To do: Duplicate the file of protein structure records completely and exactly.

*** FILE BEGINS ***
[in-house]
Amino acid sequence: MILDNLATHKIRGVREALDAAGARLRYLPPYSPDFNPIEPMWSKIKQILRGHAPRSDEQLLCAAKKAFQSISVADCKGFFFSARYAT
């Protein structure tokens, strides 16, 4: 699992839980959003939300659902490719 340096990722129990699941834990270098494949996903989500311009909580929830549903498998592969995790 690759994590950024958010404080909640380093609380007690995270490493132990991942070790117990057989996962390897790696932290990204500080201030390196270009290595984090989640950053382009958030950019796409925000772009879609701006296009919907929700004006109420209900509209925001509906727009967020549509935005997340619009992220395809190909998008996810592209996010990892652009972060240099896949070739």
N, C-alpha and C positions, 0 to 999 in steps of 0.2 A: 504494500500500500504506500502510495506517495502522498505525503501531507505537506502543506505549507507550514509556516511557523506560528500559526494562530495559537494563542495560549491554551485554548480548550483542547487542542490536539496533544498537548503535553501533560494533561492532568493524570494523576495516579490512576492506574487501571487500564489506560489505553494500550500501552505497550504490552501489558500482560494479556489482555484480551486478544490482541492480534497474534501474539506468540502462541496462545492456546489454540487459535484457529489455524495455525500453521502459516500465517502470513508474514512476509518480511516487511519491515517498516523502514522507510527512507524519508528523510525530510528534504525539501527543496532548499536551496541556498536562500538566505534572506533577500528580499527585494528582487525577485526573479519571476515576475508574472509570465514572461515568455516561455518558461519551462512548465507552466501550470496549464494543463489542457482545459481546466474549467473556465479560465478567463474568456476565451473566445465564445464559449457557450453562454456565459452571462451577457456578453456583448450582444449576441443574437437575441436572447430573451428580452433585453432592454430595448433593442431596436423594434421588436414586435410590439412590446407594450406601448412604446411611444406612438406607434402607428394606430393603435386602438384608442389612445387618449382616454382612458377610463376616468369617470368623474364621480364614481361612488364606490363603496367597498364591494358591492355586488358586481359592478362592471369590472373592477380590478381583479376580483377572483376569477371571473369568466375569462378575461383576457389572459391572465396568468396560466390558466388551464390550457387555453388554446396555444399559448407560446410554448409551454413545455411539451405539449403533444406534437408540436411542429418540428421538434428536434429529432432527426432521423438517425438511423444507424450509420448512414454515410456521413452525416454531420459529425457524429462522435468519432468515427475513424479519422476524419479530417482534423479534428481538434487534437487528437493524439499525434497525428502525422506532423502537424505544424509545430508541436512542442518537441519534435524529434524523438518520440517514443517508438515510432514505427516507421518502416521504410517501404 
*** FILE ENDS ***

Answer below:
[in-house]
Amino acid sequence: MILDNLATHKIRGVREALDAAGARLRYLPPYSPDFNPIEPMWSKIKQILRGHAPRSDEQLLCAAKKAFQSISVADCKGFFFSARYAT
């Protein structure tokens, strides 16, 4: 699992839980959003939300659902490719 340096990722129990699941834990270098494949996903989500311009909580929830549903498998592969995790 690759994590950024958010404080909640380093609380007690995270490493132990991942070790117990057989996962390897790696932290990204500080201030390196270009290595984090989640950053382009958030950019796409925000772009879609701006296009919907929700004006109420209900509209925001509906727009967020549509935005997340619009992220395809190909998008996810592209996010990892652009972060240099896949070739």
N, C-alpha and C positions, 0 to 999 in steps of 0.2 A: 504494500500500500504506500502510495506517495502522498505525503501531507505537506502543506505549507507550514509556516511557523506560528500559526494562530495559537494563542495560549491554551485554548480548550483542547487542542490536539496533544498537548503535553501533560494533561492532568493524570494523576495516579490512576492506574487501571487500564489506560489505553494500550500501552505497550504490552501489558500482560494479556489482555484480551486478544490482541492480534497474534501474539506468540502462541496462545492456546489454540487459535484457529489455524495455525500453521502459516500465517502470513508474514512476509518480511516487511519491515517498516523502514522507510527512507524519508528523510525530510528534504525539501527543496532548499536551496541556498536562500538566505534572506533577500528580499527585494528582487525577485526573479519571476515576475508574472509570465514572461515568455516561455518558461519551462512548465507552466501550470496549464494543463489542457482545459481546466474549467473556465479560465478567463474568456476565451473566445465564445464559449457557450453562454456565459452571462451577457456578453456583448450582444449576441443574437437575441436572447430573451428580452433585453432592454430595448433593442431596436423594434421588436414586435410590439412590446407594450406601448412604446411611444406612438406607434402607428394606430393603435386602438384608442389612445387618449382616454382612458377610463376616468369617470368623474364621480364614481361612488364606490363603496367597498364591494358591492355586488358586481359592478362592471369590472373592477380590478381583479376580483377572483376569477371571473369568466375569462378575461383576457389572459391572465396568468396560466390558466388551464390550457387555453388554446396555444399559448407560446410554448409551454413545455411539451405539449403533444406534437408540436411542429418540428421538434428536434429529432432527426432521423438517425438511423444507424450509420448512414454515410456521413452525416454531420459529425457524429462522435468519432468515427475513424479519422476524419479530417482534423479534428481538434487534437487528437493524439499525434497525428502525422506532423502537424505544424509545430508541436512542442518537441519534435524529434524523438518520440517514443517508438515510432514505427516507421518502416521504410517501404 